Breakfast Club, The
United States, 1985
R (Profanity, Sexual Situations)
Theatrical Aspect Ratio:
Emilio Estevez, Anthony Michael Hall, Judd Nelson, Molly Ringwald, Ally Sheedy, Paul Gleason, John Kapelos
Thomas Del Ruth
When it comes to movies, there are two things that the early-to-mid-1980s are best known for: slasher films and teen comedies. While the former category was hard-pressed to give birth to a vaguely watchable entry, quality was widely variable in the latter, spanning the spectrum from the dregs of Porky's to the top-notch entertainment of Fast Times at Ridgemont High. One of the most consistent writer/directors to contribute to the '80s teen fad was John Hughes (the man who would later scale the heights of box-office prosperity with Home Alone). In one way or another, Hughes was responsible for the likes of Sixteen Candles, Pretty in Pink, Some Kind of Wonderful, Ferris Bueller's Day Off, and The Breakfast Club. While all of those films were a cut above the sex and booze-drenched antics of most teen comedies, The Breakfast Club was arguably the most insightful and emotionally-true of them.
The Breakfast Club is very different from almost every other entry into what was (at the time) a burgeoning genre. Instead of relying on the staples of bare flesh, crass humor, and brainless plots, this movie focuses on five dissimilar characters, is almost entirely dialogue-driven, and doesn't offer even a glimpse of a breast or buttock. It's a story about communication gaps, teen isolation, and the angst that everyone (regardless of how self-assured they seem) experiences during the years that function as a transition from the freedom of adolescence to the responsibilities of adulthood.
Even though the premise sounds a little dry, The Breakfast Club is eminently watchable and consistently entertaining, even when it falters. Perhaps aware that his primary audience would be the 14-to-18 year-old crowd, Hughes added several surreal and silly sequences to interrupt the predominantly serious tone that suffuses the proceedings. These don't really work, but the shift in tone isn't sufficiently glaring to disturb the movie's overall flow.
The Breakfast Club is a small group of high school students, who, during the course of a nine-hour Saturday detention, are transformed from complete strangers to confidantes. For each of them, it is an unforgettable day, and, while the friendships they form between 7 am and 4 pm may disintegrate once they get back into the real world, feelings are explored and emotions unearthed that give them insights into their own lives and the forces that drive the others. These are the kinds of realizations which, if more high school students understood them, might make grades nine through twelve a little less traumatic.
The characters trapped in detention are all very different individuals. Hughes sets them up as traditional stereotypes, then delights in slowly peeling back the layers, showing how each suffers from surprisingly similar problems. There's the jock, wrestling star Andrew Clark (Emilio Estevez); the most popular girl in school, Claire Standish (Molly Ringwald); the all-brains, no- brawn geek, Brian Johnson (Anthony Michael Hall); the rebel without a cause, John Bender (Judd Nelson); and the outcast, Allison Reynolds (Ally Sheedy). It turns out that none of them communicates well with their parents, all are under tremendous pressure from their peers, and each is beset by angst about the future. Pretty obvious observations, right? Yet few films before or after have dealt with these issues as intelligently as The Breakfast Club.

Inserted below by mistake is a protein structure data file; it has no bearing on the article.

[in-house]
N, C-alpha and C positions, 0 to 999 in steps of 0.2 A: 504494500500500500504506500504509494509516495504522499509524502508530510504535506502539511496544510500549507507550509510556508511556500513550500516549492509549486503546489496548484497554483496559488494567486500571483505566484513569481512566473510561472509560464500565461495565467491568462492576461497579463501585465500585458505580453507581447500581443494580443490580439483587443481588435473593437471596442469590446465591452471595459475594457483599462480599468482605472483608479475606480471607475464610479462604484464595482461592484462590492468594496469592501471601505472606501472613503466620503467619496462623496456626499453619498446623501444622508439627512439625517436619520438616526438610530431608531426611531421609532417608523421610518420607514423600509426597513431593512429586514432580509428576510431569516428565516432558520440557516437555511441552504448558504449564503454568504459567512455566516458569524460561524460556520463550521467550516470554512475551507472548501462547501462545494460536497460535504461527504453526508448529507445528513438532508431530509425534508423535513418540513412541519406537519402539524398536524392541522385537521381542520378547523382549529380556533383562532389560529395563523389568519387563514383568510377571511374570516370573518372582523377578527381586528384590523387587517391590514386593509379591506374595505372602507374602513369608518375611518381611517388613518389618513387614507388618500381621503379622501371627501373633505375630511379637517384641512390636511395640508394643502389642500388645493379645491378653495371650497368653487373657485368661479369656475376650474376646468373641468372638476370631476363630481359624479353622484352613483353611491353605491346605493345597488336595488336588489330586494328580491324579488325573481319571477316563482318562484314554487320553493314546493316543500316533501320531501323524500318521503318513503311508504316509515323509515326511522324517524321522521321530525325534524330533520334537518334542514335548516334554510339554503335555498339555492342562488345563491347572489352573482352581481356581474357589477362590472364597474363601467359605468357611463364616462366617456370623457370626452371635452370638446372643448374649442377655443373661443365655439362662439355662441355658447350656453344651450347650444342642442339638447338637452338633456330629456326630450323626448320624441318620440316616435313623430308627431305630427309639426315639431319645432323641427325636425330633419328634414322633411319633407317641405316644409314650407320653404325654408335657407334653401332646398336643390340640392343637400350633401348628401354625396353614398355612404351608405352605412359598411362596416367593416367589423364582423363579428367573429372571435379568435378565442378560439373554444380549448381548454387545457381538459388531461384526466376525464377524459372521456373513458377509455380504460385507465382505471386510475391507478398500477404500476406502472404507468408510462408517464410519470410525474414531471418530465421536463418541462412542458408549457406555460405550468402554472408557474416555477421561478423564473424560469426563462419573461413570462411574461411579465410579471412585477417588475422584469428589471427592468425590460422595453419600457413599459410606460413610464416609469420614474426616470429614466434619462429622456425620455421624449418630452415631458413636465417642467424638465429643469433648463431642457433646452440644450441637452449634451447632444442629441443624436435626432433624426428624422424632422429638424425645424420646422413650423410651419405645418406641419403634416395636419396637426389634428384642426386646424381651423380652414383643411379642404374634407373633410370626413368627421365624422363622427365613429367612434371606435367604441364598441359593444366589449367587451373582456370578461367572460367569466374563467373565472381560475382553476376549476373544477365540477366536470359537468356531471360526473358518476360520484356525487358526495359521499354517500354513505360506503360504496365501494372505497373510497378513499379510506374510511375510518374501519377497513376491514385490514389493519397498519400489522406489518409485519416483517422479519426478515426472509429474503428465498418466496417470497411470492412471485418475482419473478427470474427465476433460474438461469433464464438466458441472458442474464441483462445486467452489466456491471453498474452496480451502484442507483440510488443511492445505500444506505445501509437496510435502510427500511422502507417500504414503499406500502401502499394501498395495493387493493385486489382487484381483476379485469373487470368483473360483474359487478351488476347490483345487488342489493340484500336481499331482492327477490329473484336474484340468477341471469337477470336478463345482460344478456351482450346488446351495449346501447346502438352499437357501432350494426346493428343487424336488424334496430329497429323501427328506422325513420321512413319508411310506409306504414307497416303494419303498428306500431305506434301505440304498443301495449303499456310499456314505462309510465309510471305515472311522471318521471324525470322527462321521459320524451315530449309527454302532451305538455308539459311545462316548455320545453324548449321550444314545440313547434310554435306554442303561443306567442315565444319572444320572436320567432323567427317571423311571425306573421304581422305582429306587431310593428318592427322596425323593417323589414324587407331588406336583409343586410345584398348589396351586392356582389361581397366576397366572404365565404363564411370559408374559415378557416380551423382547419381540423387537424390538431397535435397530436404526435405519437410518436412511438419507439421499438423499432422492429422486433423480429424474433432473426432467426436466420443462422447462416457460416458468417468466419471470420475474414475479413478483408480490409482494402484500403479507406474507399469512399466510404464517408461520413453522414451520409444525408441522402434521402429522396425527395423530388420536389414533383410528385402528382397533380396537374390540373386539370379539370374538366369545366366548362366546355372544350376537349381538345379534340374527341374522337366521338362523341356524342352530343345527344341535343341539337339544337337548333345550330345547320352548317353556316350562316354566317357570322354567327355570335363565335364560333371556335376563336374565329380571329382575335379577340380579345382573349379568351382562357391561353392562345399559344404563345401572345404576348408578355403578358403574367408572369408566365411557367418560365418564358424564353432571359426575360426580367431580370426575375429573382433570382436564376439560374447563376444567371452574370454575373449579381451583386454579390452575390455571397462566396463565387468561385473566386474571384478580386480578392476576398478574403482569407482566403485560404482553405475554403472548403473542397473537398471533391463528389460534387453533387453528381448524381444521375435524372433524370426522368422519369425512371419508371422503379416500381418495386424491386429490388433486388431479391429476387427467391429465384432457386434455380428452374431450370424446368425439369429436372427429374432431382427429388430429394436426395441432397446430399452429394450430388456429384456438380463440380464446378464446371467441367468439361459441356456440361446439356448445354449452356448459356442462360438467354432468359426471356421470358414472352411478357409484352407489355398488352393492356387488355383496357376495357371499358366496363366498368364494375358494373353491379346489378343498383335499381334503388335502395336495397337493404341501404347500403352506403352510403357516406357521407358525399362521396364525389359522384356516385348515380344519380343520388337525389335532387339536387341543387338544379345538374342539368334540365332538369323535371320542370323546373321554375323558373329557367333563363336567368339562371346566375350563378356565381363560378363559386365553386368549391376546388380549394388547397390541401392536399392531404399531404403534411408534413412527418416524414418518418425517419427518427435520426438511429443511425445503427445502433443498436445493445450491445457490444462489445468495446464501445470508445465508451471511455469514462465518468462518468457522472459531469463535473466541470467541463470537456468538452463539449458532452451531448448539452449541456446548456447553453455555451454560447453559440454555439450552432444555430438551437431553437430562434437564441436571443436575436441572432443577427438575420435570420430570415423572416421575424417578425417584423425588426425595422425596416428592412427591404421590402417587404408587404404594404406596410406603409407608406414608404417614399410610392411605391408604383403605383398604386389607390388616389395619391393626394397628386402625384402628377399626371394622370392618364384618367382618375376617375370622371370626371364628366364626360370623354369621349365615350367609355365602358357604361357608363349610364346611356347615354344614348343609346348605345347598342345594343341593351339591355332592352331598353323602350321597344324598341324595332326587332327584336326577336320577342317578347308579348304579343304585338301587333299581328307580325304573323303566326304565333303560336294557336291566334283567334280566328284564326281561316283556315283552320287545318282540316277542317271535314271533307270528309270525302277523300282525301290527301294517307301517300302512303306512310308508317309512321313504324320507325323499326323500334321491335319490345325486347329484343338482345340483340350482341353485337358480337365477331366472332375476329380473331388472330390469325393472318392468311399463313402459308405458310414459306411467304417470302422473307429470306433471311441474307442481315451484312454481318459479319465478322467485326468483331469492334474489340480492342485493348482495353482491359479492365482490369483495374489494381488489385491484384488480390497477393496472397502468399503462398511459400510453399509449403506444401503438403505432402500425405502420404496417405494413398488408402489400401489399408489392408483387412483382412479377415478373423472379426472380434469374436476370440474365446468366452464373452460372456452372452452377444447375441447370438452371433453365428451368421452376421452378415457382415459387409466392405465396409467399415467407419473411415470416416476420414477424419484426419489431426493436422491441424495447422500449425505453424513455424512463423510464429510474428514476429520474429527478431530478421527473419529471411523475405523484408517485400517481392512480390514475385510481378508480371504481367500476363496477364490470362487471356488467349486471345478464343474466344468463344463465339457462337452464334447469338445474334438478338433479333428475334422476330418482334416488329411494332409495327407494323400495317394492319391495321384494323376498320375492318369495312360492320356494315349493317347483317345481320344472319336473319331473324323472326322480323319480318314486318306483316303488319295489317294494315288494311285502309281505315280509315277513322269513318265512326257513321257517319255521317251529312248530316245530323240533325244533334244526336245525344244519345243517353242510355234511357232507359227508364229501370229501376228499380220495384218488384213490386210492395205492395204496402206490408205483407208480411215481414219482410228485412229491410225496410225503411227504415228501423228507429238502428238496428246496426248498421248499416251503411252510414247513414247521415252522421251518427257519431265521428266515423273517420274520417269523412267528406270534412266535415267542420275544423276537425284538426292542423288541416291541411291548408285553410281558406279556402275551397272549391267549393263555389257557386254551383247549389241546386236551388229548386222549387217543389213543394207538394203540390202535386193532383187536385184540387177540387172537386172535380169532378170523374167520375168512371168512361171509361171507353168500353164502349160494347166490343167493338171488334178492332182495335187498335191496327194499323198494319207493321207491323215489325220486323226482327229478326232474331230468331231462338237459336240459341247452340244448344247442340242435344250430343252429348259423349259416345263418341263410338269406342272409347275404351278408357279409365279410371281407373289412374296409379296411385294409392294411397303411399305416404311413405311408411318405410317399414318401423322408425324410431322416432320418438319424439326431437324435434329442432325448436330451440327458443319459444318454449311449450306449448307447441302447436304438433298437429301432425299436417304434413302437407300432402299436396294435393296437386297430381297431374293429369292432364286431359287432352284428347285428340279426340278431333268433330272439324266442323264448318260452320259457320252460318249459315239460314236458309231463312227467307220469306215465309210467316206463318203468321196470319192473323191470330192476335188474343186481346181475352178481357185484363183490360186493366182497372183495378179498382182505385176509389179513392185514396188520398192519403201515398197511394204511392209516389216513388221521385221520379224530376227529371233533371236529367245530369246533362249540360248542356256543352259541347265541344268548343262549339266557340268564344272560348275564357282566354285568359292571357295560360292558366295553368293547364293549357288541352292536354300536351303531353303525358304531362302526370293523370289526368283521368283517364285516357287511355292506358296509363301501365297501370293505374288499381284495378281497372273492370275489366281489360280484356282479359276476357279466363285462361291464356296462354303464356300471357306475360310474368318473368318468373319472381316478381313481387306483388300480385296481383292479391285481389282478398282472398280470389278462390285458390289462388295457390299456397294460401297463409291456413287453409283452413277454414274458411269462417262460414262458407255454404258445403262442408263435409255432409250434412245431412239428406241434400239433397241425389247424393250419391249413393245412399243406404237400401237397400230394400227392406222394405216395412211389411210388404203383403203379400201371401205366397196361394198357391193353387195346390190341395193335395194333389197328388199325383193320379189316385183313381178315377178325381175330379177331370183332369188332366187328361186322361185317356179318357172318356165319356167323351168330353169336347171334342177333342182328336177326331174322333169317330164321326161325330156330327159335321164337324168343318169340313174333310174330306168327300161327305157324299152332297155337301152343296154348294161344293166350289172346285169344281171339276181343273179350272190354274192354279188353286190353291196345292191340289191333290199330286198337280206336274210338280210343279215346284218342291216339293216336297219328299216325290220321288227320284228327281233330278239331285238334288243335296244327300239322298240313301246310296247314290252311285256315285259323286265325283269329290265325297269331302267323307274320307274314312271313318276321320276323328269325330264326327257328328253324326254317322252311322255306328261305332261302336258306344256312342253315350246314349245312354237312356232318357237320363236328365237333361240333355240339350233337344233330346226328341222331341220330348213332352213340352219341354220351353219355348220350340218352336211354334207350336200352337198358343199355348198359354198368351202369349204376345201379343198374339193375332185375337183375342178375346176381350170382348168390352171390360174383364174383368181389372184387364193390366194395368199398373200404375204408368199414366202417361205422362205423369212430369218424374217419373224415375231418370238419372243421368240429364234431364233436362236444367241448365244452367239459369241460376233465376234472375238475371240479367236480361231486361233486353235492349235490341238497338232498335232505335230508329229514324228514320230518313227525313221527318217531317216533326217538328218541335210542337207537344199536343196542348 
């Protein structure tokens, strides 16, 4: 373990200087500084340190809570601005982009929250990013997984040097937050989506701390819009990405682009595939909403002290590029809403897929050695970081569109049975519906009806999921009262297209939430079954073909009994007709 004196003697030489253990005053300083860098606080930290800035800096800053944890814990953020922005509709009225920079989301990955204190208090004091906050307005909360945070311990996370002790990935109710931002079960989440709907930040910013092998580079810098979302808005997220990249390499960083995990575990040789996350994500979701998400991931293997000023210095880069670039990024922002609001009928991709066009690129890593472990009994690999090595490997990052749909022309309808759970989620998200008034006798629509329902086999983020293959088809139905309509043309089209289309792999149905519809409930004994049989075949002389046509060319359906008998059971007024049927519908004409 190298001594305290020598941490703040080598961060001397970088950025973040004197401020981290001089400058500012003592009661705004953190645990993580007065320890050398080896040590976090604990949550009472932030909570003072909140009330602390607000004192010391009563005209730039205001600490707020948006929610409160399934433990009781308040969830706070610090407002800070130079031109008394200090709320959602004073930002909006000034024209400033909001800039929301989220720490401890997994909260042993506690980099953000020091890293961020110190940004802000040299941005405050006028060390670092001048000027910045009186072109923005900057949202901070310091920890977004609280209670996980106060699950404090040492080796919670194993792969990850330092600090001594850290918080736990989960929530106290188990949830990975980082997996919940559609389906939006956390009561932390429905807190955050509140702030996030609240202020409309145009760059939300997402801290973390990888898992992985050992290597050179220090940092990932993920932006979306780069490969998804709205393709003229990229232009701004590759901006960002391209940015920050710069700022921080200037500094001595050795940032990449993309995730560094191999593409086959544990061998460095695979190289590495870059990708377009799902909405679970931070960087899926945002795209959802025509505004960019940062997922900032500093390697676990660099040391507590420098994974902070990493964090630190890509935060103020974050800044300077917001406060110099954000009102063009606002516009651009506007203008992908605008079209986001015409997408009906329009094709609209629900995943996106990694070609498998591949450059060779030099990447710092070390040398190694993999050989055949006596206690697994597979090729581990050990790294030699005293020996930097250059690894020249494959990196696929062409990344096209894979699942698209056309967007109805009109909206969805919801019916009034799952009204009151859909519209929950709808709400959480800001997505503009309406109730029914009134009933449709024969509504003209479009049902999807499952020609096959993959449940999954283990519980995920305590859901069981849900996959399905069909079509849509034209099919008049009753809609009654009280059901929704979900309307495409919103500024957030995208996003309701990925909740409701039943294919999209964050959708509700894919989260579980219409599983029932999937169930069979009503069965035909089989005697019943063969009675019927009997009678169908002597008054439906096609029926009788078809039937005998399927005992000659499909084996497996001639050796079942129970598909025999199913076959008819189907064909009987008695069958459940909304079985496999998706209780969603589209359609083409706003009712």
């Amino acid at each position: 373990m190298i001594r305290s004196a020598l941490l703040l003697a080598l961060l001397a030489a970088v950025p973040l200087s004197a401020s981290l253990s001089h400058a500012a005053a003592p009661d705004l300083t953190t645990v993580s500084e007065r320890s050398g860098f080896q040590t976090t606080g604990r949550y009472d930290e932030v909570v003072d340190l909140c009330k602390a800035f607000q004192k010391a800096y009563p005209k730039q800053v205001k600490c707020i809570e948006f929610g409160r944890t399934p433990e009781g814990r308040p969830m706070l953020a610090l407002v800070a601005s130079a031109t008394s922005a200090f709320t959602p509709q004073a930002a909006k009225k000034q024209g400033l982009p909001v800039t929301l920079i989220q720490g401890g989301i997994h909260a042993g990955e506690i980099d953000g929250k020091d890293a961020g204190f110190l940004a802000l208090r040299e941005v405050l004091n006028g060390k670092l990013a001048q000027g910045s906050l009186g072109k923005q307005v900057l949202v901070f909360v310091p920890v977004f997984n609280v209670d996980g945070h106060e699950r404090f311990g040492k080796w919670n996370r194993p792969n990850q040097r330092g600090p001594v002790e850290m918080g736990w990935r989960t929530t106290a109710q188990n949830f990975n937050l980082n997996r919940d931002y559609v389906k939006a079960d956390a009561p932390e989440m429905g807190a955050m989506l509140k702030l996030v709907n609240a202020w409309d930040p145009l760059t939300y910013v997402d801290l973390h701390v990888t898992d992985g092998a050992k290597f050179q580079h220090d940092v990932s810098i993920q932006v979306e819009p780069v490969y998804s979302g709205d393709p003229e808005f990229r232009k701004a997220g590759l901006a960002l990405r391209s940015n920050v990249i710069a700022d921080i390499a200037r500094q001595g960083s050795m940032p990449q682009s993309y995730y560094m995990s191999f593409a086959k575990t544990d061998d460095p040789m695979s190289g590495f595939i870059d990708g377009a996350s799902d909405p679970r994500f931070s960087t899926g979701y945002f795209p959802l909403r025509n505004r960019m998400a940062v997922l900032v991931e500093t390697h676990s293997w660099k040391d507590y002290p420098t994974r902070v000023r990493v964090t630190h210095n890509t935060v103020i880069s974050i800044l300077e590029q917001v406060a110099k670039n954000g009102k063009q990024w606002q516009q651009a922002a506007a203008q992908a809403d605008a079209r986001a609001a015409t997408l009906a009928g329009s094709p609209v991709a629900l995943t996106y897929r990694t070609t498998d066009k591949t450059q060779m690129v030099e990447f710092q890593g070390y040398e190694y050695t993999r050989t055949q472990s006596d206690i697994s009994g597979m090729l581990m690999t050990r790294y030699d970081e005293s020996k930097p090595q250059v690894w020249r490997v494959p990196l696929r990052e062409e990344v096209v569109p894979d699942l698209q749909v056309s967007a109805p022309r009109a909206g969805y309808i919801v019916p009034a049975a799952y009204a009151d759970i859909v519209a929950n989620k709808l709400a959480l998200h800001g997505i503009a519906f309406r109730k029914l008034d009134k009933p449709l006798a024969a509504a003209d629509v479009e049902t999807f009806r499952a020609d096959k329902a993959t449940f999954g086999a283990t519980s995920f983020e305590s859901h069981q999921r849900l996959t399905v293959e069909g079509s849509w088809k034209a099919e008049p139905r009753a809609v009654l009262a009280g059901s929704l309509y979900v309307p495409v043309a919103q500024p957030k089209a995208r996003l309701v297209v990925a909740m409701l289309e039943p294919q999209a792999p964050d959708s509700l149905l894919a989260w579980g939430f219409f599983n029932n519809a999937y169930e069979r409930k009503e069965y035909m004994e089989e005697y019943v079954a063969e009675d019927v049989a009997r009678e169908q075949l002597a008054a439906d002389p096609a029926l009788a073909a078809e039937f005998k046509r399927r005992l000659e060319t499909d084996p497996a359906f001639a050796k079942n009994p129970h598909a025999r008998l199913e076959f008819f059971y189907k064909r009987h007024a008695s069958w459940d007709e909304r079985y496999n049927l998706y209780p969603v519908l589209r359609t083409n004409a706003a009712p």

Another traditional Hughes theme can be seen running throughout the entire film: the basic intolerance and stupidity of adults. This is evident in several ways, from the obvious (a nasty teacher, played by Paul Gleason, who revels in his power) to the subtle (the children dreading the possibility that they might grow up to become like their parents). The over-25 crowd rarely fares well in Hughes movies, and this is no exception, but there is a scene in The Breakfast Club which attempts (with limited success) to partially humanize The Authority Figure.
Hughes has assembled a unique and singularly effective cast. Emilio Estevez, although a little too old to play a high school teenager (he was 22 at the time of filming), does a good job presenting the human side of the athlete on a pedestal. Judd Nelson, also a little on the old side (age 24), is believable as the James Dean-type who is looking for some kind of acceptance and uses his pugnaciousness as a defense mechanism. Molly Ringwald, the star of three Hughes films (the other two being Sixteen Candles and Pretty in Pink), gives the strongest performance by showing the ugly, shallow side of being Ms. Popularity. Ally Sheedy is suitably weird as a compulsive liar and thief who takes a long time to open up. Anthony Michael Hall looks the part of the geek, but, of the five lead actors, his is the least impressive portrayal; Brian has trouble escaping from the stereotypical sinkhole in which he begins the movie.
Few will argue that The Breakfast Club is a great film, but it has a candor that is unexpected and refreshing in a sea of too-often generic teen-themed films. The material is a little talky (albeit not in a way that will cause anyone to confuse it with something by Eric Rohmer), but it's hard not to be drawn into the world of these characters. The depiction of high school is evocative because it's so accurate (an actual suburban Illinois high school was used as the filming location). Unlike many teen films, which seem to transpire in some kid's dirty imagination, this picture, despite its occasional flights of fancy, is grounded in reality. In The Breakfast Club, Hughes has created a surprisingly enduring motion picture that is still effective 13 years after its theatrical debut.